What Cigarette Ingredients Are Found in Tap Water?

Water is the elixir of life, necessary to survive, and is essential to our very existence.

Seldom when we think of water would we think of a cigarette in comparison. Cigarettes are known killers and the common perception of a cigarette would seem to fall on the opposite end of the heath spectrum if compared to drinking water. After all we associate drinking water with health, weight loss, and fitness. Cigarettes can be assimilated to falling victim to an early demise.

So what could a cigarette possibly have in common with the tap water in your home that you may be drinking?

Tap water may contain at least 3 chemicals that are also found in cigarettes.

cigarette_vs_tap_water1. Arsenic – It is stated on the CDC website that arsenic may be found in drinking water in the United States. “People are most likely to be exposed to inorganic arsenic through drinking water and to a lesser extent through various foods. Water sources in some parts of the United States have higher naturally occurring levels of inorganic arsenic than other areas. Other sources of inorganic arsenic exposure include contact with contaminated soil or with wood preserved with arsenic.” Arsenic is not a chemical you would want to ingest considering the multitude of cancer types and negative health effects it may cause.

2. Lead – With recent events like the Flint Water Crisis causing widespread awareness that drinking water contamination from lead is very real, people know that it is imperative to protect their families, since warnings are not always issued in a timely manner. Here is what the CDC had to say about the risk of lead in drinking water being a health concern for young children. “Lead exposure remains a health concern for young children in the United States. Risk varies across the country, but because there are often no obvious symptoms, the exposure frequently goes unrecognized. Even low levels of lead in children’s blood have been shown to affect intelligence, ability to pay attention, and academic achievement.” Keeping unsafe levels of lead out of your drinking water is essential for the health of your family.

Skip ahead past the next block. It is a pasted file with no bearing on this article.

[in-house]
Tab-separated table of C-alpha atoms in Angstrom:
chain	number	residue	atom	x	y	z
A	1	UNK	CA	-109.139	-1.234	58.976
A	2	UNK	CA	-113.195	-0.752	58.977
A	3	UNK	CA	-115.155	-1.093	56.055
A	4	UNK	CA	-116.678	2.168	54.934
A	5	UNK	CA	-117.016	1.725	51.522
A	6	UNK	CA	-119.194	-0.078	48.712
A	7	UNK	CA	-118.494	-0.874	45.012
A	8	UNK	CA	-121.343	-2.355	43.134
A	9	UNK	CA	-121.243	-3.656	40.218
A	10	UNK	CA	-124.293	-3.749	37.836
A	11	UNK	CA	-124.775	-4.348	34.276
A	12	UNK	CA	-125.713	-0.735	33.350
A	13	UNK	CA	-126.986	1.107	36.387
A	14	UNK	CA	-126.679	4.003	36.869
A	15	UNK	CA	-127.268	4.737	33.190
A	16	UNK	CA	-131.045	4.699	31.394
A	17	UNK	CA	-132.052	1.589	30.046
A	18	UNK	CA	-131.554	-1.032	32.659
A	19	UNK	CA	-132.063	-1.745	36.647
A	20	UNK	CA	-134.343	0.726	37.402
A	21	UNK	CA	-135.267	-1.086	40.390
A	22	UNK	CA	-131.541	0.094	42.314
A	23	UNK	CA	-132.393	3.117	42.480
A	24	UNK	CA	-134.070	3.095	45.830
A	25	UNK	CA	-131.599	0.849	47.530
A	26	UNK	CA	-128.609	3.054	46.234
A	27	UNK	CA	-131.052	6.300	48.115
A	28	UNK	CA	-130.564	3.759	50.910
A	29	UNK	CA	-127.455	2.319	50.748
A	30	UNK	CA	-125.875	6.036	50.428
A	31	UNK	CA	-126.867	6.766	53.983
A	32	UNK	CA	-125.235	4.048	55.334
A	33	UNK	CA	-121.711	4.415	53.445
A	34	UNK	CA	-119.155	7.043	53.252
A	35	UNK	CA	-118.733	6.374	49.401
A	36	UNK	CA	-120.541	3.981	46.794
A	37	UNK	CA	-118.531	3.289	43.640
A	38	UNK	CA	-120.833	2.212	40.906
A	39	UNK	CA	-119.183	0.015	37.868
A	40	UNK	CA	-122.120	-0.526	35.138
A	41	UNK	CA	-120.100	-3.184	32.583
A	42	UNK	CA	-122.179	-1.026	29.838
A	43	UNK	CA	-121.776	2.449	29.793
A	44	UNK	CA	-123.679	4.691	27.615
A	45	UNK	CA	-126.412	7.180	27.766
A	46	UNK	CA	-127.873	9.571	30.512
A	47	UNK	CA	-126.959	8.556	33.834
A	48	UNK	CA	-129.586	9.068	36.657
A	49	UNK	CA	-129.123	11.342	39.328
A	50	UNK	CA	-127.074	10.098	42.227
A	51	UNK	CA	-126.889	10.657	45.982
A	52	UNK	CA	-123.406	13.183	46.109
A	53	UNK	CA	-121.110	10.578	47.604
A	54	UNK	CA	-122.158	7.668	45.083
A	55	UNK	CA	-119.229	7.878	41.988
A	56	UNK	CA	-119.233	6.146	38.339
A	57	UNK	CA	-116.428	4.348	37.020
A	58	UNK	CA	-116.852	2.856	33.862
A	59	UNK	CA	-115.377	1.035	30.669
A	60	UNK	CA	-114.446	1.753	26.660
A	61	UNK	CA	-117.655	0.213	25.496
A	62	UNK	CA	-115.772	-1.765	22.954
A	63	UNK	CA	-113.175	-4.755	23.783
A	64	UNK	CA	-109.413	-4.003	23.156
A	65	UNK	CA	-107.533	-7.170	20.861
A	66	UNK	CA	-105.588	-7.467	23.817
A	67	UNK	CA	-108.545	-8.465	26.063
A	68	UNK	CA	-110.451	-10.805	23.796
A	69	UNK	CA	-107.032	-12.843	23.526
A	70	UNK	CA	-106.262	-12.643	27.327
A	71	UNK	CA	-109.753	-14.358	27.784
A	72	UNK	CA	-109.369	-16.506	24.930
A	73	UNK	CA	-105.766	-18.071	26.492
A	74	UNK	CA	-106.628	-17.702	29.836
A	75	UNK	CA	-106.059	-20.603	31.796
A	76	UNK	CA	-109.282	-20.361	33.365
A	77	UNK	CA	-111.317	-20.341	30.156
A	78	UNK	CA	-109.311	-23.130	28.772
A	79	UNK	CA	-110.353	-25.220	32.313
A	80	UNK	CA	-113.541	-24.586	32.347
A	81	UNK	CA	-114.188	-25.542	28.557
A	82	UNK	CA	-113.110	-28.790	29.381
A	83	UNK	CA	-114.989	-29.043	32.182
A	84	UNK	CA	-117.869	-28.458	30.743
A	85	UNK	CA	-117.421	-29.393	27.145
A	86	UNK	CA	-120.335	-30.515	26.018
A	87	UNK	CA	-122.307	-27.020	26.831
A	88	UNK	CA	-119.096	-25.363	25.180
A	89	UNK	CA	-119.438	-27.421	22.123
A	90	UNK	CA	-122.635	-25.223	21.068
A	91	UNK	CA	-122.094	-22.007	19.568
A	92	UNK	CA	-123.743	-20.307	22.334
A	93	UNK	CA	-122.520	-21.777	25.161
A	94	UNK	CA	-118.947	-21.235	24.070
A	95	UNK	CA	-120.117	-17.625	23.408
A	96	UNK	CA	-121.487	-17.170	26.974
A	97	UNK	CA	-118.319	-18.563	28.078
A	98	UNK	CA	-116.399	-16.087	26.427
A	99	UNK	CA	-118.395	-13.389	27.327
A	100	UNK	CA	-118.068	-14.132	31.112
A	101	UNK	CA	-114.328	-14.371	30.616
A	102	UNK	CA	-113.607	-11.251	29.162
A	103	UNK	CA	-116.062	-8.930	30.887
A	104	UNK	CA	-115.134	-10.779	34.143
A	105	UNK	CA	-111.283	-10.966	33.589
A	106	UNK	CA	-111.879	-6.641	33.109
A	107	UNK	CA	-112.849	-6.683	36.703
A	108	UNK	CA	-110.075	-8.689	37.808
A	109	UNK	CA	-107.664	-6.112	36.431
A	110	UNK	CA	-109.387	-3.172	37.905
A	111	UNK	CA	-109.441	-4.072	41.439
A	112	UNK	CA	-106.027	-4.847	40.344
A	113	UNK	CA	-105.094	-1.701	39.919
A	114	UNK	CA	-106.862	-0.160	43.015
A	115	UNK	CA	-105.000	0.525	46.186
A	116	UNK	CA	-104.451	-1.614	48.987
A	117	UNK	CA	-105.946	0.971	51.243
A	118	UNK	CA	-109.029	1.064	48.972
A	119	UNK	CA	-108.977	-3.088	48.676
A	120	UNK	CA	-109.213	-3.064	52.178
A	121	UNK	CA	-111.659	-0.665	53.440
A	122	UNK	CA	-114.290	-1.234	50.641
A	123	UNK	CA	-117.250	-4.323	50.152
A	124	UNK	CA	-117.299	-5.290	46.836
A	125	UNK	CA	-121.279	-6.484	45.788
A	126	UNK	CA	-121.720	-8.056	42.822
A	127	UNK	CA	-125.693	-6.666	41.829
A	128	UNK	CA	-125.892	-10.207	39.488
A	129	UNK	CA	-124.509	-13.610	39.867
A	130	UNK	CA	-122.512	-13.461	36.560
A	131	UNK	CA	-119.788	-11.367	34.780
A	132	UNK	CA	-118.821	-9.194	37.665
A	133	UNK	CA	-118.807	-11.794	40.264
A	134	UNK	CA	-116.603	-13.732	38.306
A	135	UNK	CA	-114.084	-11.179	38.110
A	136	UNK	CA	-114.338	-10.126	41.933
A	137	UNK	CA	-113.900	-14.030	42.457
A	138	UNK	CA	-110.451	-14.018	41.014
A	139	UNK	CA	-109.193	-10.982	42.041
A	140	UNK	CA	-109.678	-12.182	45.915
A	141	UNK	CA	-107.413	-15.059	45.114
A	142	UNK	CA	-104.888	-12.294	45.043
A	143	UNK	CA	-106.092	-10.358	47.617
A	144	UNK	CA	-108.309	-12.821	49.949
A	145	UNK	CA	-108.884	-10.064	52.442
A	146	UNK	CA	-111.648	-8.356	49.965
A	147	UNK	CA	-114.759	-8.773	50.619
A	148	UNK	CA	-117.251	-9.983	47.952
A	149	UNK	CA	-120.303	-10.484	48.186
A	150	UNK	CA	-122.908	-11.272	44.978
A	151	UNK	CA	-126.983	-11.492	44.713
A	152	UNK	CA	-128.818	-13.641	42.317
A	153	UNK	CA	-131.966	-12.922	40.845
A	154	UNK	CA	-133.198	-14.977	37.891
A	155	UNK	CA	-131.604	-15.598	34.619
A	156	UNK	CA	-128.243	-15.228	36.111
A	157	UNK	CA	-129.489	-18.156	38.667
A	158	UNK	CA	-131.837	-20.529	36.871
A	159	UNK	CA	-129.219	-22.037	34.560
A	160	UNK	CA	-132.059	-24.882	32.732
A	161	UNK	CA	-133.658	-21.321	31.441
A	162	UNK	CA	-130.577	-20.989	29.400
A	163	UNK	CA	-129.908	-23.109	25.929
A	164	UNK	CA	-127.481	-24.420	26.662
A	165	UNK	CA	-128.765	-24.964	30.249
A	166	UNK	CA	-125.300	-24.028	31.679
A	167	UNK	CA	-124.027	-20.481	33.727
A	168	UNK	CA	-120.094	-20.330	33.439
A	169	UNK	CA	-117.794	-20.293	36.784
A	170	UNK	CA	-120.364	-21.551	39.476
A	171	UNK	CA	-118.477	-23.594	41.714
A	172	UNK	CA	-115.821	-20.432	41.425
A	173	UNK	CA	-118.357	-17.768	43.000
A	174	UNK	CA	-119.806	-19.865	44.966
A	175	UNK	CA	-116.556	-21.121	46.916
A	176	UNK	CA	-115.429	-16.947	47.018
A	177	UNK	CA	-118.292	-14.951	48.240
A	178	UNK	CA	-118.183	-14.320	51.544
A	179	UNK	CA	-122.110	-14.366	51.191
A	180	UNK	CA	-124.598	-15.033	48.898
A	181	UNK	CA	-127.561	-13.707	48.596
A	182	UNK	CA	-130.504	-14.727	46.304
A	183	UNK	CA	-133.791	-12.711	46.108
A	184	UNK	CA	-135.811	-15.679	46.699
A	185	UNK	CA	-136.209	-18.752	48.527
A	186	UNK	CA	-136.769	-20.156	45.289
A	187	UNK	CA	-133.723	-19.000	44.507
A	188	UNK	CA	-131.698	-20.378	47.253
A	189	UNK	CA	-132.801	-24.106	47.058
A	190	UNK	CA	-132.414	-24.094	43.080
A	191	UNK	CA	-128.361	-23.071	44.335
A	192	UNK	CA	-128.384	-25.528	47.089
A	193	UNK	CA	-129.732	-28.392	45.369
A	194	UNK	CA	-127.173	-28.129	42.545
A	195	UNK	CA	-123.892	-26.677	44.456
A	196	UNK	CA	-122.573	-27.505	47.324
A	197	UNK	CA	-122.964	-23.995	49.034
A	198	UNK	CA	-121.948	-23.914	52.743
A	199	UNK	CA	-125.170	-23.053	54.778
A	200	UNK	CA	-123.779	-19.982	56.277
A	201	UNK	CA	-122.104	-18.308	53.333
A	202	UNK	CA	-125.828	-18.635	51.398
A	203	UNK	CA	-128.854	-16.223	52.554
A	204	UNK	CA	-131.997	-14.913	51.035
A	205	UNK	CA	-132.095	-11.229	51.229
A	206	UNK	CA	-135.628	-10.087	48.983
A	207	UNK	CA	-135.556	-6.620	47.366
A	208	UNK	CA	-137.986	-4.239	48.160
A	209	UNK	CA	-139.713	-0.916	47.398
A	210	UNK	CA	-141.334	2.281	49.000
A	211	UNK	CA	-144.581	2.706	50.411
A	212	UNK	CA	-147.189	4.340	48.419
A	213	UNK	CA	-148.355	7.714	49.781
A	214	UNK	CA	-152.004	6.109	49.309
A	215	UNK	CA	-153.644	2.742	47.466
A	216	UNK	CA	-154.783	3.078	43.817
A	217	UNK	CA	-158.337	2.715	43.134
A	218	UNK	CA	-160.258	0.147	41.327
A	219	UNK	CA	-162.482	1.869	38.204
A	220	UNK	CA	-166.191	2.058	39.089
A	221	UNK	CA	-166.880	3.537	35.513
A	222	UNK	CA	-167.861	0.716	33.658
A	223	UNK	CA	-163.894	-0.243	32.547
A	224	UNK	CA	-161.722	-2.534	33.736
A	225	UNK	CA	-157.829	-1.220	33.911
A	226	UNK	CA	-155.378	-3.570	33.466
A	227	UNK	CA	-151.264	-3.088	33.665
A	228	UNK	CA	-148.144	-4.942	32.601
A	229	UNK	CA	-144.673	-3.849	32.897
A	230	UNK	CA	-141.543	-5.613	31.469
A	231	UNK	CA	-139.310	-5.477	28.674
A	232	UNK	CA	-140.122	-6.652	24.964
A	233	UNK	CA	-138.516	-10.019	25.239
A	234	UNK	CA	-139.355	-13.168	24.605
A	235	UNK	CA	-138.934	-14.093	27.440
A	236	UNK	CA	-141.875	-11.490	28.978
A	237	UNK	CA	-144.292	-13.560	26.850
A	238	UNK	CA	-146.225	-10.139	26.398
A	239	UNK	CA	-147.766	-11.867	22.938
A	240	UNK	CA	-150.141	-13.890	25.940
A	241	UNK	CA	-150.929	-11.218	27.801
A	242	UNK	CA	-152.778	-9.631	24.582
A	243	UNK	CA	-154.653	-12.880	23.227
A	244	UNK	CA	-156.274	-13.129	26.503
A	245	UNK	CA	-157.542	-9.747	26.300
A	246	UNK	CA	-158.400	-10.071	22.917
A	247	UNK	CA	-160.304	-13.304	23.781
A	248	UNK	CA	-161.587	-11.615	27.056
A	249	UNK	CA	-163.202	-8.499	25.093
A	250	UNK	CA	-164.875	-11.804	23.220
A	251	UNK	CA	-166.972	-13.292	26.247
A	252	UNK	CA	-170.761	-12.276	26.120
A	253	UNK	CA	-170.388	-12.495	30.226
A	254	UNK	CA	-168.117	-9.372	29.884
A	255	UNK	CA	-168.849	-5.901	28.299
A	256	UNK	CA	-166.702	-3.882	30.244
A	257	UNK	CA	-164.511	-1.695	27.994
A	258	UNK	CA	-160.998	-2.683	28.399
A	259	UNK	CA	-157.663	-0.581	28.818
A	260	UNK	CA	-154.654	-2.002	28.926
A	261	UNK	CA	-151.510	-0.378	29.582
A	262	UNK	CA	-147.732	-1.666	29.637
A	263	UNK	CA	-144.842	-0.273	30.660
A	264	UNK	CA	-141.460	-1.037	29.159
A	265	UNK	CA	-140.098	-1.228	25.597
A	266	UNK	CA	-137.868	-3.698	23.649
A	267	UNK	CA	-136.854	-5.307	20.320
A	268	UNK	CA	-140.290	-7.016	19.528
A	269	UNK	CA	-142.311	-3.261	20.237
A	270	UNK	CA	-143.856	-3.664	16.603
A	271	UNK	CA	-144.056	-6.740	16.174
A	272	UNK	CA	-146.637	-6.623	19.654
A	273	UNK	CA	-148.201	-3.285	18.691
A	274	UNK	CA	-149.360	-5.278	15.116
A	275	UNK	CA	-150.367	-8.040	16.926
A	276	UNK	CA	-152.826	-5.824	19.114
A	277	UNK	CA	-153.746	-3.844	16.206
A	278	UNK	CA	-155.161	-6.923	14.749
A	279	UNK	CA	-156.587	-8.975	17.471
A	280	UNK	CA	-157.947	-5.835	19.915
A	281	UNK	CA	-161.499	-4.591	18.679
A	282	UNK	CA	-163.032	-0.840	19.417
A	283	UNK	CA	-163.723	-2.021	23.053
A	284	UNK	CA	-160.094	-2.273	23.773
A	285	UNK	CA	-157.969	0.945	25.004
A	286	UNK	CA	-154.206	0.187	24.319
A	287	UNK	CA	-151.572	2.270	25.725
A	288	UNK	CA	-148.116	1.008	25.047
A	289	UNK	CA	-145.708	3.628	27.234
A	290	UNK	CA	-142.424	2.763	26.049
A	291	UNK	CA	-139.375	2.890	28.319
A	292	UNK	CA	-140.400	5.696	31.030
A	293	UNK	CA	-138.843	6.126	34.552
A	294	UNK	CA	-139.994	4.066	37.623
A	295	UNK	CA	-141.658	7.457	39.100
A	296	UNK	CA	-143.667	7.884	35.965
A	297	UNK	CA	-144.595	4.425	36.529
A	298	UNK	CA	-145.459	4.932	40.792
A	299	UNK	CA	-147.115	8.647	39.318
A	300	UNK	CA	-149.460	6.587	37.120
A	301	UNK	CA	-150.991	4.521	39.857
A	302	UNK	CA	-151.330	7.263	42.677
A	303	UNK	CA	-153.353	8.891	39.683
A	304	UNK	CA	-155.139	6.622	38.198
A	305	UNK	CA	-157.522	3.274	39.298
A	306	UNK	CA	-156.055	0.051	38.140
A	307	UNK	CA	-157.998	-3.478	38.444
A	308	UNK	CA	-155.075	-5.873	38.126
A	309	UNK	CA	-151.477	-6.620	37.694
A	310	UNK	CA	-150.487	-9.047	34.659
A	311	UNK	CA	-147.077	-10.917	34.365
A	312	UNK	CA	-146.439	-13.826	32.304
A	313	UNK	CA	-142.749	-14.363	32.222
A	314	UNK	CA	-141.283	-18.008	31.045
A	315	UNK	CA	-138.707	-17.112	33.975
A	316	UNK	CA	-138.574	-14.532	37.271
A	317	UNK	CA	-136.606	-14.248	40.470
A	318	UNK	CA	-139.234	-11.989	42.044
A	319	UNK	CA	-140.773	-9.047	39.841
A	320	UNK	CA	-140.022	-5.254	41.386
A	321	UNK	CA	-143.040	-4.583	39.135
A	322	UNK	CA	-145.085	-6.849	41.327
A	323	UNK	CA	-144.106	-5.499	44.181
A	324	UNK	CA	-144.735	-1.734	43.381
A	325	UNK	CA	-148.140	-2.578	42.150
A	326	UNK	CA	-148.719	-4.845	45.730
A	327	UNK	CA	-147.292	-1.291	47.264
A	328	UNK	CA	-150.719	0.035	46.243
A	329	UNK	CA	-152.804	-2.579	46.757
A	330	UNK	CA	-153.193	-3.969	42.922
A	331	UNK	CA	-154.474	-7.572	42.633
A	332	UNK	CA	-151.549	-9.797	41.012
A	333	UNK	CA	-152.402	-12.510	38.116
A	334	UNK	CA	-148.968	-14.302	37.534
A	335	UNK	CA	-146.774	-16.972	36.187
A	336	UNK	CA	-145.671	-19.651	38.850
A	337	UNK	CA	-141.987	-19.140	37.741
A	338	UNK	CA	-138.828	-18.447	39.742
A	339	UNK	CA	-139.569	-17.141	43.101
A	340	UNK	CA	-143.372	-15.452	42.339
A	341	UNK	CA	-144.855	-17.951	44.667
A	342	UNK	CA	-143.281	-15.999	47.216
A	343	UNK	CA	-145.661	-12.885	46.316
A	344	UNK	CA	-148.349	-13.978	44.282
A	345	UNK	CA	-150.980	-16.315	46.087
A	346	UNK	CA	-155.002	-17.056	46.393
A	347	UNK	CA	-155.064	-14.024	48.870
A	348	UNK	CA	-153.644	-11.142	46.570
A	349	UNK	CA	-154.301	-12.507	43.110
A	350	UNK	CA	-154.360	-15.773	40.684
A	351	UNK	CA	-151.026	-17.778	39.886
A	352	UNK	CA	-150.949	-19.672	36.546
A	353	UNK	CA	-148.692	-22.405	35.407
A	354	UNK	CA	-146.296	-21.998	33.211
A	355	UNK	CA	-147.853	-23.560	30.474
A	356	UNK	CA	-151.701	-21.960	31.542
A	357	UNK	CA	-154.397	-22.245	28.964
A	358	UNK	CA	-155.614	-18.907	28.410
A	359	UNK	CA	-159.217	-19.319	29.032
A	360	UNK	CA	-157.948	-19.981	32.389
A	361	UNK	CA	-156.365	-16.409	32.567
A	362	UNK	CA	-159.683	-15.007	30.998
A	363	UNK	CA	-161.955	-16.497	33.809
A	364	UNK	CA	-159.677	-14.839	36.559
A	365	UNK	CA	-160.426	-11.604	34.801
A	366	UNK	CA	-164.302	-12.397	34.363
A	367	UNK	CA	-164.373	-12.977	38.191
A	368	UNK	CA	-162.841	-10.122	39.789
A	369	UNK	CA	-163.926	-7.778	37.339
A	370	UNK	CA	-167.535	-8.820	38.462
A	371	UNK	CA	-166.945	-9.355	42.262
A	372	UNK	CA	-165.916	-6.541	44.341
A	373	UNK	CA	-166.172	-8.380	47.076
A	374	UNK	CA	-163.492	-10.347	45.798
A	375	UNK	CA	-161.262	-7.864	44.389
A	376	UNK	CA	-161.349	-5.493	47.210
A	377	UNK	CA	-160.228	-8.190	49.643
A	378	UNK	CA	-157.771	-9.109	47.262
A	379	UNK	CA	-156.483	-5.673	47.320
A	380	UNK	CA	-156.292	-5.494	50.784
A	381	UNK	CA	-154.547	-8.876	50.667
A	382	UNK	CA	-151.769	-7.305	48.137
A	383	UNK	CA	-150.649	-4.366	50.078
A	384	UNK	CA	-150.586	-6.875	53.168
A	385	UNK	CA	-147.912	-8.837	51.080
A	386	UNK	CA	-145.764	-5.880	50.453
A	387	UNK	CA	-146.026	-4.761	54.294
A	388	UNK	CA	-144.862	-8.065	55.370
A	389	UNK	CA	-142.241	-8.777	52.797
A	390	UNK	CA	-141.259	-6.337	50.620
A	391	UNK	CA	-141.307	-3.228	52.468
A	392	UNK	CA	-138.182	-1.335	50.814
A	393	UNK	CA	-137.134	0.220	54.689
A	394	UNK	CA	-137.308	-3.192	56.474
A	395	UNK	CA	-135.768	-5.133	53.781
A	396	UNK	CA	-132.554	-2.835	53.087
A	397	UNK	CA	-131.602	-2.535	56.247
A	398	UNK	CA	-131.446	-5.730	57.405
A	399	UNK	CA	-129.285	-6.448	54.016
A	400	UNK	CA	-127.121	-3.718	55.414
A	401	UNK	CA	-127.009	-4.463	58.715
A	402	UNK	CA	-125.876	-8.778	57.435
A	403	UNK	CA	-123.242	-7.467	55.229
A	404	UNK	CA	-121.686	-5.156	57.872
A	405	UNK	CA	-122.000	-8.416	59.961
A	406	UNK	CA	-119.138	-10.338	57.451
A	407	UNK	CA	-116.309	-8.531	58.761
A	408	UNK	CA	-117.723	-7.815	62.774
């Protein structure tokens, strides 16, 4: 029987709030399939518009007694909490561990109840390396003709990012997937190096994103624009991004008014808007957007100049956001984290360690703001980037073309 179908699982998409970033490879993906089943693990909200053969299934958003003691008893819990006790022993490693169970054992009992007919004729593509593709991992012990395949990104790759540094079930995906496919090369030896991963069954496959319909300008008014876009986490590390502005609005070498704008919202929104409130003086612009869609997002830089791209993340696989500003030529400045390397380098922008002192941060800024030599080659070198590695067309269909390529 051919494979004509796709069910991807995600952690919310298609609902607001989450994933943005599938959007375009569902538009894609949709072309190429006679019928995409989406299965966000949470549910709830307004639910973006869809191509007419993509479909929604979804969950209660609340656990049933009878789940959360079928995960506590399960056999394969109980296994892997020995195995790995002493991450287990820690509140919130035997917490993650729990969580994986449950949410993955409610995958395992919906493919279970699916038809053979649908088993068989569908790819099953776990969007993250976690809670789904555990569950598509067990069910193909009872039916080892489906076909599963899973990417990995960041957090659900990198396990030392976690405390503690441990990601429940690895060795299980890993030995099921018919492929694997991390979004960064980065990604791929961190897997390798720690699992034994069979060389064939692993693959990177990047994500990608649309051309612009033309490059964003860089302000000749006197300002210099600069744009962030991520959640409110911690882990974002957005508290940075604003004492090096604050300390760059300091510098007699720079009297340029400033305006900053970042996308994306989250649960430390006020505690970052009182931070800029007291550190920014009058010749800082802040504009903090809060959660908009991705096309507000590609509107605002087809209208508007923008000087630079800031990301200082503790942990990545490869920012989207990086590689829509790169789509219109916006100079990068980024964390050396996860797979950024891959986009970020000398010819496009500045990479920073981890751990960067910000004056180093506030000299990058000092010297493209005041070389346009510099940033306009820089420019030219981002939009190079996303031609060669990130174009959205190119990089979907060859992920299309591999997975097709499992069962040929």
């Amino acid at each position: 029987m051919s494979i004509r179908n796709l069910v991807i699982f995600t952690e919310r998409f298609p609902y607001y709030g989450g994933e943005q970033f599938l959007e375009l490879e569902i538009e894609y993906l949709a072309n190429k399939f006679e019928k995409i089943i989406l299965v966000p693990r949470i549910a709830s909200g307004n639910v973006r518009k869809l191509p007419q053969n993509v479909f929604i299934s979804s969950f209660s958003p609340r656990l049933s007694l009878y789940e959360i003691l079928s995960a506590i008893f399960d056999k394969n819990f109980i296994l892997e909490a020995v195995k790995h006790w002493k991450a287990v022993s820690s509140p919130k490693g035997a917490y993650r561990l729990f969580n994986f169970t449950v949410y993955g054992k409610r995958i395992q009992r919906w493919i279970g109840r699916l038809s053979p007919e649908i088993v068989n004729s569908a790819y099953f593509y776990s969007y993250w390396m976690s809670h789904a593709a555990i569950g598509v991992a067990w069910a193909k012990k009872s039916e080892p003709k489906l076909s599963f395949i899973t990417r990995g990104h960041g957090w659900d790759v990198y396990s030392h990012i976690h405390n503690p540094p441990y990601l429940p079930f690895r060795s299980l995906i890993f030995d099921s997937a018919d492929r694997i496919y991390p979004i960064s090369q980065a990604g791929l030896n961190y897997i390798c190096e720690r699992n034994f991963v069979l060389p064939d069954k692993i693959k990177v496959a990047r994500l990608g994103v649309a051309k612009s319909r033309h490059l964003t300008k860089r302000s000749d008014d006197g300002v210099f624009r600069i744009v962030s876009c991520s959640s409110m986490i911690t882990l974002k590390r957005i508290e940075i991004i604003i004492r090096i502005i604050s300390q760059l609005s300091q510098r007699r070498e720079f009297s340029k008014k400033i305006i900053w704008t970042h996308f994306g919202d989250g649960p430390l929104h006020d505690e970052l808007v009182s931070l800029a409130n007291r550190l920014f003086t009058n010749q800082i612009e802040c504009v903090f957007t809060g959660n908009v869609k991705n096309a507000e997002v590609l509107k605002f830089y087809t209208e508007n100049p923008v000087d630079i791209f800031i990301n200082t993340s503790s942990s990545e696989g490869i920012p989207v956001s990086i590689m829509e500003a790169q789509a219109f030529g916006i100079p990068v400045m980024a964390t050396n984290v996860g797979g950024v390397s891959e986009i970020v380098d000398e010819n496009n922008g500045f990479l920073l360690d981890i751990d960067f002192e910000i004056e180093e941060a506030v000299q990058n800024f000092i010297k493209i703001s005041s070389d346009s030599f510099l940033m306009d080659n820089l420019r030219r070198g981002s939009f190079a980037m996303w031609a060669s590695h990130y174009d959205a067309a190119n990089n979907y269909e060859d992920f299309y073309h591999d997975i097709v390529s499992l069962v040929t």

3. DDT (Dichloro-Diphenyl-Trichloroethane) – If you would rather avoid possible reproductive issues or possible liver damage then it would be wise to avoid drinking this insecticide. Formerly used in the 1940’s to prevent disease carried by insects, DDT is also known to increase the risk of developing cancer.

It can be quite alarming to learn that cigarettes and tap water may share these 3 hazardous chemicals. Preventing unsafe contaminants from flowing into your home is possible by using a Reverse Osmosis System. Learn more about Reverse Osmosis here.

 

 

Source: https://www.cdc.gov/media/releases/2016/p0624-water-lead.html

Source: https://www.cdc.gov/BIOMONITORING/Arsenic_FactSheet.html

Source: http://www.globalhealingcenter.com/natural-health/12-toxins-in-your-drinking-water/

Source: http://www.usatoday.com/story/news/nation/2016/03/16/what-lead-levels-in-water-mean/81534336/http://www.quitsmokingsupport.com/whatsinit.htm

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